• “The existing infrastructure is not sufficient for commuter and delivery traffic, so the factory requires further, sometimes massive interventions in the surrounding nature.”
    • “The size of the factory is a massive encroachment on the habitat of many species . Species that are not very mobile, such as sand lizards and smooth snakes, are particularly affected, for which adequate substitute habitats cannot be developed at “Tesla speed.””
    • “Even if you work quickly, the minimum standards of German law must be adhered to.
      Inadequate investigations: The (long-term) influence of the massive sealing on the groundwater flows cannot be foreseen. Since the site is located on a groundwater divide, irreversible impairments for source areas in the Löcknitztal cannot be ruled out.”

Further, NABU says that it doesn’t want to shut Tesla down. They only want Tesla to be more transparent, make sure surrounding infrastructure is planned in such a way that drinking water and biodiversity isn’t impacted as much, and that other projects are undertaken nearby to protect biodiversity and help clean up drinking water in the watershed.

For what it’s worth, they also vehemently deny that they’re against electric vehicles. NABU points to their support for banning gasoline and diesel-powered vehicle sales starting in 2030, among other things.

One Good Counterargument

The central point of NABU’s opposition to Tesla’s facilities is that they’re making impacts that should be mitigated and lessened. If we want to argue with NABU, we have to deal with this central point.

When it comes to mitigation, I’m really not going to be able to argue against NABU. They’re actually right about that. Tesla really should find ways to minimize the harms they’re causing when they build a factory, paint vehicles, etc.. When harms cannot be minimized, they really should be offset elsewhere when possible.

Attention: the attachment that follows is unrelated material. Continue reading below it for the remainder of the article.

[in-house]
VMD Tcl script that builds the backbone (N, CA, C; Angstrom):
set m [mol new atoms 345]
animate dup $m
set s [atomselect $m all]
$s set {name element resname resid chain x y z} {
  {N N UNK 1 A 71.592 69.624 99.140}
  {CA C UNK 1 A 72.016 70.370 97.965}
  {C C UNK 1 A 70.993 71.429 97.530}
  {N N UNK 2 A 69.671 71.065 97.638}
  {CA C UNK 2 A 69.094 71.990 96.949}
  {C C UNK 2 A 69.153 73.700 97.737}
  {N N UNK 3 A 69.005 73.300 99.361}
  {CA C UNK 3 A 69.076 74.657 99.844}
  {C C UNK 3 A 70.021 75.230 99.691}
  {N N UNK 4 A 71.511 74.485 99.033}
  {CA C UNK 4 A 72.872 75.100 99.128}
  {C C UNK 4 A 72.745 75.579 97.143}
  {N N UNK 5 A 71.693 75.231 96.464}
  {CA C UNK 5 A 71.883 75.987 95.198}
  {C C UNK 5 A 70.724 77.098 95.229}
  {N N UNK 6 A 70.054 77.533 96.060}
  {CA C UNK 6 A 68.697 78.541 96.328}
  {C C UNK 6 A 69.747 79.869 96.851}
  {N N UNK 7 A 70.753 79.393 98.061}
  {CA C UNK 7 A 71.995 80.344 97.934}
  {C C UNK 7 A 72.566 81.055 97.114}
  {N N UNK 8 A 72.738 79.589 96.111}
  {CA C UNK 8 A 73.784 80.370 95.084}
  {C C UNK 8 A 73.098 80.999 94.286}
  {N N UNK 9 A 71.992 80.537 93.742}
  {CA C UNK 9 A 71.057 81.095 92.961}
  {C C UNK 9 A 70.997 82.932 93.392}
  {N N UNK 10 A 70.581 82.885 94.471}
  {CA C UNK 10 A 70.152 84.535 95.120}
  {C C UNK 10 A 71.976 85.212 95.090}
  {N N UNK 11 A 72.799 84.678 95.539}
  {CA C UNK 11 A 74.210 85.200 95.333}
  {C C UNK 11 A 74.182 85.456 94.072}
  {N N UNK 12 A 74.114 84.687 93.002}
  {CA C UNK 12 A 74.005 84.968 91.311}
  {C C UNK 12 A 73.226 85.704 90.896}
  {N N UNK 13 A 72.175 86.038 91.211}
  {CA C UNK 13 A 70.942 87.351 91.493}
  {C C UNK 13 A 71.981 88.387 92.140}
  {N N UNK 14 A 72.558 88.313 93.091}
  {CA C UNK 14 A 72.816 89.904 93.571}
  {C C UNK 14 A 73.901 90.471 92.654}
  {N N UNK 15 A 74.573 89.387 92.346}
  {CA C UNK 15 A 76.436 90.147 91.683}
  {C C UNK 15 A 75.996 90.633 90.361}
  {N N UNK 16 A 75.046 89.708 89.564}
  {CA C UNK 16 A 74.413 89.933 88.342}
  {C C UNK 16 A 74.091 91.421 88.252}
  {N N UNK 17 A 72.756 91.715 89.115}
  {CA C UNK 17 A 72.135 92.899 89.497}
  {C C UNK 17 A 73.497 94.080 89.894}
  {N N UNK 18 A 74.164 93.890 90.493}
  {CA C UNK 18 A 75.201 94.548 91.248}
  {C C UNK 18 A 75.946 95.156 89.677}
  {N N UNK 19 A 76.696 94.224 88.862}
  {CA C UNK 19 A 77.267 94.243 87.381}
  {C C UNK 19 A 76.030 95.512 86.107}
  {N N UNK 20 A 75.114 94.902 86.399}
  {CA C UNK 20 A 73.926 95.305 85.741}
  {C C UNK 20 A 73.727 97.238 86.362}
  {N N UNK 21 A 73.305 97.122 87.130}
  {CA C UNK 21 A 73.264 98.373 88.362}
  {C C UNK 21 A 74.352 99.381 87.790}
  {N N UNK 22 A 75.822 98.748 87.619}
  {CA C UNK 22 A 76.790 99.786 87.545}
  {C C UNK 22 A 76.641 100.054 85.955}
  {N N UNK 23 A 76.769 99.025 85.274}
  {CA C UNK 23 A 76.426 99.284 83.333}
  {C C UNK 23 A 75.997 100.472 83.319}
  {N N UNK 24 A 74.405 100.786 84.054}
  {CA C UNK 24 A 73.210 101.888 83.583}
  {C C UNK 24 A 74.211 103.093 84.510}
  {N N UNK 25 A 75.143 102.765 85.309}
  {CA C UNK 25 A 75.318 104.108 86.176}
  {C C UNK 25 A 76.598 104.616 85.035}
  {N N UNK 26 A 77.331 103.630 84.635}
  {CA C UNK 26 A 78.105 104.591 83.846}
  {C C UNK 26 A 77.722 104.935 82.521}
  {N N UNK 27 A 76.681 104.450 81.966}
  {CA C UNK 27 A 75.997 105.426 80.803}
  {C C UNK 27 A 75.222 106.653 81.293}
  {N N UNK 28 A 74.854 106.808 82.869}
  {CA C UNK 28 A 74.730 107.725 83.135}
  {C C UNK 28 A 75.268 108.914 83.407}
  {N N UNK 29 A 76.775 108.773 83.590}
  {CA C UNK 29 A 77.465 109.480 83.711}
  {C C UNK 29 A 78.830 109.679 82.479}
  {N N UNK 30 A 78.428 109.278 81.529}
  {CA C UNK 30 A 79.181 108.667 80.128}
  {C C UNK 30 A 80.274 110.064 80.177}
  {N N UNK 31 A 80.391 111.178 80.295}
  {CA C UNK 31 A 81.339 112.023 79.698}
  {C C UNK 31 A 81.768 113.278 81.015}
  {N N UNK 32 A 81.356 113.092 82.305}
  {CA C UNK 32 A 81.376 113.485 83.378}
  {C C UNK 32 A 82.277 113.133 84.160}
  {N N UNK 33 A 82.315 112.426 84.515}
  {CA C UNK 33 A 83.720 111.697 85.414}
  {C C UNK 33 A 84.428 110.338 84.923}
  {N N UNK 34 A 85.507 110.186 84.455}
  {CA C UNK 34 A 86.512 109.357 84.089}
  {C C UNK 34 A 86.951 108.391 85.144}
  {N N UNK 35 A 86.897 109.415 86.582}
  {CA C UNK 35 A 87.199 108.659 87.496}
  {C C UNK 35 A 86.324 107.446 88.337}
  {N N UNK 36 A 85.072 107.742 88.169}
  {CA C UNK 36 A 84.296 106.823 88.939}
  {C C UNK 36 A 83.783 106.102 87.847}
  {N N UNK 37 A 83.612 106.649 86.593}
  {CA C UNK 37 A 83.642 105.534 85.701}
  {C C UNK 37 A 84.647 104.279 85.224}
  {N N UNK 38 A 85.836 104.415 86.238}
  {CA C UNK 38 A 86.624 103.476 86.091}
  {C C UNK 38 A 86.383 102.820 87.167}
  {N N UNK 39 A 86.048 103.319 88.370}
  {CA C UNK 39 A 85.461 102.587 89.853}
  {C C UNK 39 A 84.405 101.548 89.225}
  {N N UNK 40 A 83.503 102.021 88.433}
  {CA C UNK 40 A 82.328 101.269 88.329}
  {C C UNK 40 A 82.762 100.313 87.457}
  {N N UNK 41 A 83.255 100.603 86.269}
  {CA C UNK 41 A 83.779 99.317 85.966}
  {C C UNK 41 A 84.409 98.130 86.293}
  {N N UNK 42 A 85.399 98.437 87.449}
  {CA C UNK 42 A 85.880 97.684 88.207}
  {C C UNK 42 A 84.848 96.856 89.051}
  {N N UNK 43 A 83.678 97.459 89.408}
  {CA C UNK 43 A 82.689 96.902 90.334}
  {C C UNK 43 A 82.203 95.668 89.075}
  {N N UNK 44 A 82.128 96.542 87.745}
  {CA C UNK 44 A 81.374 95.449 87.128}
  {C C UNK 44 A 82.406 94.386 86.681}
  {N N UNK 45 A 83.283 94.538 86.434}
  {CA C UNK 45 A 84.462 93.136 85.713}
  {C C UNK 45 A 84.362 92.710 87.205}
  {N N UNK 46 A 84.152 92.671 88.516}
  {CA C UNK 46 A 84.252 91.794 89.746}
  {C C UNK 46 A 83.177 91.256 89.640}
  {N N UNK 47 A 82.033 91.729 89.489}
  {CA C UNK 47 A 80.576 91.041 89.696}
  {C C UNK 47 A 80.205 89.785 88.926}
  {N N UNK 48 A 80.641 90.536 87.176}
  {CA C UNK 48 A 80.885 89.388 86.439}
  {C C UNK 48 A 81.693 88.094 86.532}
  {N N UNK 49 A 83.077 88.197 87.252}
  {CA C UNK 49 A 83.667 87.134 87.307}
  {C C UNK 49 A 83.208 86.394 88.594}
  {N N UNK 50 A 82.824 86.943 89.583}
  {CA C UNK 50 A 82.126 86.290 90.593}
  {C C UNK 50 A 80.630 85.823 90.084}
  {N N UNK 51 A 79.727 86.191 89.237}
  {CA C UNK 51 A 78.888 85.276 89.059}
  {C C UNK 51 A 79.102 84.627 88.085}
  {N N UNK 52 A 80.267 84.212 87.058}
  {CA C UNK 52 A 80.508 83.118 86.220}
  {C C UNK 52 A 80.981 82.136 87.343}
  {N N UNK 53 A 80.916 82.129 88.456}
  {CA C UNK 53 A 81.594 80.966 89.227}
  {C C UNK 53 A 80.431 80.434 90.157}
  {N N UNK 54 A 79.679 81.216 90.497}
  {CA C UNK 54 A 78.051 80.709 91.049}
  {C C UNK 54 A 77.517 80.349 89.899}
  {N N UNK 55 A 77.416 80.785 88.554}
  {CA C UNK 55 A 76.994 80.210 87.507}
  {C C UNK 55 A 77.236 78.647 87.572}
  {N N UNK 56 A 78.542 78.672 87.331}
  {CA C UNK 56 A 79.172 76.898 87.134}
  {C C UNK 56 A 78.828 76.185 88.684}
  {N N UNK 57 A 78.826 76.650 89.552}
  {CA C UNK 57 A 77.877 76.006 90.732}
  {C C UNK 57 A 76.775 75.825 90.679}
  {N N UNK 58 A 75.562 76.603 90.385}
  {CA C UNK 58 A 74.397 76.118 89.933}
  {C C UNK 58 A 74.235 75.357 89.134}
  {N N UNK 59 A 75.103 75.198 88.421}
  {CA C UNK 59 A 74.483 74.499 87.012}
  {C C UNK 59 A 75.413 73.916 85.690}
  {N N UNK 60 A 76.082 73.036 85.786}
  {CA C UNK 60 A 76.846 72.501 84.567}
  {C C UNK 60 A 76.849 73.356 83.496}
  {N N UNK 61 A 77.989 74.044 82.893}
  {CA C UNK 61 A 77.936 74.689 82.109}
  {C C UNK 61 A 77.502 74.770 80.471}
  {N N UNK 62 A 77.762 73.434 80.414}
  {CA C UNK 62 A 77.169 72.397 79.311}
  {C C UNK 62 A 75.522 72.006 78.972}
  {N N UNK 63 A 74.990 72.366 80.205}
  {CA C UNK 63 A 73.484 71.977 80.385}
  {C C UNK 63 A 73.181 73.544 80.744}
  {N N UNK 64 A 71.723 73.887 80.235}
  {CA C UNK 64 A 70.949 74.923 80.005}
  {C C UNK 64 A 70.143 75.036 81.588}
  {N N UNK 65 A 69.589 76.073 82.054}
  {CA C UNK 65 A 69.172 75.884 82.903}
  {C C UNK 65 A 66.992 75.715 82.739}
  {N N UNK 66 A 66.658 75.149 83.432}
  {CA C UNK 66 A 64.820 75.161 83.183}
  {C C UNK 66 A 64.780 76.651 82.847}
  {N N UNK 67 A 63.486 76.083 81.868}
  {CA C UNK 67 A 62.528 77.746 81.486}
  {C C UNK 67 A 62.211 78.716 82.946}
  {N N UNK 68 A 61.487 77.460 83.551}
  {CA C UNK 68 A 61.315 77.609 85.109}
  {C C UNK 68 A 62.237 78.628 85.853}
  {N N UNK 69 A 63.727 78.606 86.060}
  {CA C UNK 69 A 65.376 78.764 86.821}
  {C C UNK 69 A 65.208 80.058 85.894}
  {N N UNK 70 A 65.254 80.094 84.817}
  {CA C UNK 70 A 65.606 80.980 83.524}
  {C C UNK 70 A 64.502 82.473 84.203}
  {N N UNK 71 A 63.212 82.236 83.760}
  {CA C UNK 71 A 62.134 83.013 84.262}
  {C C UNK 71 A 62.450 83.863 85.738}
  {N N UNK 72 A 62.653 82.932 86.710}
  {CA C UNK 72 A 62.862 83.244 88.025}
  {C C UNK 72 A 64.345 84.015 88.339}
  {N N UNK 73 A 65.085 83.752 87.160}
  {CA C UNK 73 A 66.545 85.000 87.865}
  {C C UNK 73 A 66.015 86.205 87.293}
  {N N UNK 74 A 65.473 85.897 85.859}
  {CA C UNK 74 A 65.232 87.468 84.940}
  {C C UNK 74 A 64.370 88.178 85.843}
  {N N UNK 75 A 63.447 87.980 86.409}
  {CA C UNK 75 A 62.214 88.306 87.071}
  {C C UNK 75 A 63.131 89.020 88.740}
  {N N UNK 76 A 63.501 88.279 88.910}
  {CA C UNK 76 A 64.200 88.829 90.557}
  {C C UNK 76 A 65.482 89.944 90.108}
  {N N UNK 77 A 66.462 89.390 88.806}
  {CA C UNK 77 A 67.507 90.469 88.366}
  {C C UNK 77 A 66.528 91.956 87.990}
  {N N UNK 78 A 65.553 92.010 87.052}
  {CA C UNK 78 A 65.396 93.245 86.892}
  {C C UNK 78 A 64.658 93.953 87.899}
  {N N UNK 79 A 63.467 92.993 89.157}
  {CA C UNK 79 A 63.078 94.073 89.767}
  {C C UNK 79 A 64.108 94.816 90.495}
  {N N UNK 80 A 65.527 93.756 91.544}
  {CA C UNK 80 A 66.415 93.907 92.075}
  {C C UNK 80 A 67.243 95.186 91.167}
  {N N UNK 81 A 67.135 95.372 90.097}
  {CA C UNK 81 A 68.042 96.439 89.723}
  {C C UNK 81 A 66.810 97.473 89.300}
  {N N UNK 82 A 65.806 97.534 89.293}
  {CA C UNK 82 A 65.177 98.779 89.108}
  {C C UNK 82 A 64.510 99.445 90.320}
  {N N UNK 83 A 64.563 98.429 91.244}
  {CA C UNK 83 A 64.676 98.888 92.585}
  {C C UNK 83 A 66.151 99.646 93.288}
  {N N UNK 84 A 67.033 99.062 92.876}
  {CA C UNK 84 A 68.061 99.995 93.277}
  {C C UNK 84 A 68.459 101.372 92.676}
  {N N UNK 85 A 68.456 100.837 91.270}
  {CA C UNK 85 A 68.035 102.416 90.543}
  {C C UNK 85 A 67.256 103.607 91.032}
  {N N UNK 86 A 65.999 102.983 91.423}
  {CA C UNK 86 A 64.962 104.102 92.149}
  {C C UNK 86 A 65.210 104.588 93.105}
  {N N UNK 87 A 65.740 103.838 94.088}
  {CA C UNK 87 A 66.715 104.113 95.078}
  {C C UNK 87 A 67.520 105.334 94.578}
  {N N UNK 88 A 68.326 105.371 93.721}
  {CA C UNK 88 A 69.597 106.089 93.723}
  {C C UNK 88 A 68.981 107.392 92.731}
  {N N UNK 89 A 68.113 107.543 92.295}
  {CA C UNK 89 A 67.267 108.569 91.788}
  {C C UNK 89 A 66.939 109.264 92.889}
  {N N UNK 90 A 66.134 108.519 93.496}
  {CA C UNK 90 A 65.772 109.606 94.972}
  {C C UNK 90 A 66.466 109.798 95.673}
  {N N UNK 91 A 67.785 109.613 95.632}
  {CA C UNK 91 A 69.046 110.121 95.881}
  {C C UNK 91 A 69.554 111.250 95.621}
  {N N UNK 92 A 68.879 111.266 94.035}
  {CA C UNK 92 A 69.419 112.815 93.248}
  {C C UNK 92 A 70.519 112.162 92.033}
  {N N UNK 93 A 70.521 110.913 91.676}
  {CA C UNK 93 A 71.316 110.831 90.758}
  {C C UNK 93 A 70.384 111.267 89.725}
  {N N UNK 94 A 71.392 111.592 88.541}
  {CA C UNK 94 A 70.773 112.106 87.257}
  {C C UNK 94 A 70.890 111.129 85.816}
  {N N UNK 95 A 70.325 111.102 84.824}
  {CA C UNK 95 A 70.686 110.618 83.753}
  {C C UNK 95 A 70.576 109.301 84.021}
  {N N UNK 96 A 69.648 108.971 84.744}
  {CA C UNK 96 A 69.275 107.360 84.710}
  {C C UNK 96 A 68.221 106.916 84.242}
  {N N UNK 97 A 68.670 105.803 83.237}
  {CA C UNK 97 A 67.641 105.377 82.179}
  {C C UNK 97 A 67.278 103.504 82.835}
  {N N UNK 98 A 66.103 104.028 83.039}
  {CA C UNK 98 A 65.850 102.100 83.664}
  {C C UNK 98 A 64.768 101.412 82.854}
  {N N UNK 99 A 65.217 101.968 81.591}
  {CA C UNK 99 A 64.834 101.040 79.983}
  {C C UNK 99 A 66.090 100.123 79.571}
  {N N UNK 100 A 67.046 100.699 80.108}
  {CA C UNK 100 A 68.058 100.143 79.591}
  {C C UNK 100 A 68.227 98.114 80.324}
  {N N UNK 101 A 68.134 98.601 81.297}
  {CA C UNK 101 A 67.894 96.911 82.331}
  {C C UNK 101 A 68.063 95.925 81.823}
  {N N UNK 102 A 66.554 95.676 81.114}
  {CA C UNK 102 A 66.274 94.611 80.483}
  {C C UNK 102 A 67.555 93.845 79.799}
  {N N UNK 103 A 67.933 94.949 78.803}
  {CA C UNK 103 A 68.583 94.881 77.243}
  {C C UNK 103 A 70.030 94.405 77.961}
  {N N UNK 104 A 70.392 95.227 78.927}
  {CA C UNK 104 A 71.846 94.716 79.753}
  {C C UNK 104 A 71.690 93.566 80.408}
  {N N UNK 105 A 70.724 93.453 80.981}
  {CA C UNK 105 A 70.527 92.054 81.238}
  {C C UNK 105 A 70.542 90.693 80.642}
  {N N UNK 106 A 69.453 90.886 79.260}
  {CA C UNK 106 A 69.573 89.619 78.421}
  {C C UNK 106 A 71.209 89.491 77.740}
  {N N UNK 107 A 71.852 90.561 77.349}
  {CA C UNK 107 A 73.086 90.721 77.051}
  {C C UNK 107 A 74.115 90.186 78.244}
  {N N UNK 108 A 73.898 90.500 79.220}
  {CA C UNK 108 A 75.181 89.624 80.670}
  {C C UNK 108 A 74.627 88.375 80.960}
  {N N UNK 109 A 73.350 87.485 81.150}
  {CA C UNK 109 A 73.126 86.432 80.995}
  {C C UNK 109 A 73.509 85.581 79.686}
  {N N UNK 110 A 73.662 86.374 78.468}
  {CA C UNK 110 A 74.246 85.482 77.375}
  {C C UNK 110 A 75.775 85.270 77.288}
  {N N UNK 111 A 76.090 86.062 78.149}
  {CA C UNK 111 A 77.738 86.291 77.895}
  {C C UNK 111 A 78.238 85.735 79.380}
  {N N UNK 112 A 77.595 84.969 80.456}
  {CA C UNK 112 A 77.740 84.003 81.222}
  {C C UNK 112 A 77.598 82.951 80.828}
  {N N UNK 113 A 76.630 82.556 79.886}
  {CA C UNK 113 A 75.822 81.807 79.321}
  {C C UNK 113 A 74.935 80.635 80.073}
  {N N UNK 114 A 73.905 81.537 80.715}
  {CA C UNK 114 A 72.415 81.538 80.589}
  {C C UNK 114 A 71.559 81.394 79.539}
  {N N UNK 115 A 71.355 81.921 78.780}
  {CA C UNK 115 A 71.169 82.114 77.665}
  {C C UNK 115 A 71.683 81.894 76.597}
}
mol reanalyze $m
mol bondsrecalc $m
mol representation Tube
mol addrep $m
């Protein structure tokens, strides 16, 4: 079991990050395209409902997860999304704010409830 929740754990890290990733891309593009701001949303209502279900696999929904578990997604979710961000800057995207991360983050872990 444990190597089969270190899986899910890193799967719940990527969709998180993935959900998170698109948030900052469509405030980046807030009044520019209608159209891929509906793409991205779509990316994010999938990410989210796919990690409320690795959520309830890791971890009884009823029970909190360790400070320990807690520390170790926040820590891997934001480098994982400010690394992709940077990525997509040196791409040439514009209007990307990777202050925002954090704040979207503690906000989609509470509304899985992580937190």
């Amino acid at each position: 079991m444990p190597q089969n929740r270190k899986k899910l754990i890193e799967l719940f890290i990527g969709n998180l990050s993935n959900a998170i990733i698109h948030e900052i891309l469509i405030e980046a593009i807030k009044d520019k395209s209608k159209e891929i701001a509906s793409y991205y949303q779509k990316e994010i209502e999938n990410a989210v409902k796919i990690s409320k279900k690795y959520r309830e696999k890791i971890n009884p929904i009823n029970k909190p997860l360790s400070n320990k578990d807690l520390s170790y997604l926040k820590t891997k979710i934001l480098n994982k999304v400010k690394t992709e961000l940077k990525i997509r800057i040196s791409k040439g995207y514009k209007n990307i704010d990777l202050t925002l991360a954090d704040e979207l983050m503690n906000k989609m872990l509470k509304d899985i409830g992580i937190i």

The only reasonable refutation of the central point is that environmental requirements do need to be reasonable. We can’t let NIMBYism and BANANAism (Build Absolutely Nothing Around or Near Anything) keep us from making advances toward renewable energy. In a place like Germany, with all of the green (compared to the desert I live in), just about anywhere is going to be in a watershed that is used for drinking water, and just about any site you can choose is going to affect insects.

Care should be taken, but not so much care that we don’t let anybody build anything.

Those Who Stand For Nothing Fall For Anything

I generally agree with Alexander Hamilton (who said the above). We have to remember WHY we support Tesla. If the idea is to save the Earth, we don’t get there by trading one problem for another or completely abandoning our principles.

When Elon Musk and Tesla do things that aren’t environmentally sound, we need to be standing with those who call for protecting the earth, and not make bad arguments or hide facts to defend Dear Leader. If someone is wrong in their opposition to Tesla, we should make sound arguments against them and not employ intellectually dishonest smear tactics.

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Jennifer Sensiba

Jennifer Sensiba is a long time efficient vehicle enthusiast, writer, and photographer. She grew up around a transmission shop, and has been experimenting with vehicle efficiency since she was 16 and drove a Pontiac Fiero. She likes to get off the beaten path in her "Bolt EAV" and any other EVs she can get behind the wheel or handlebars of with her wife and kids. You can find her on Twitter here, Facebook here, and YouTube here.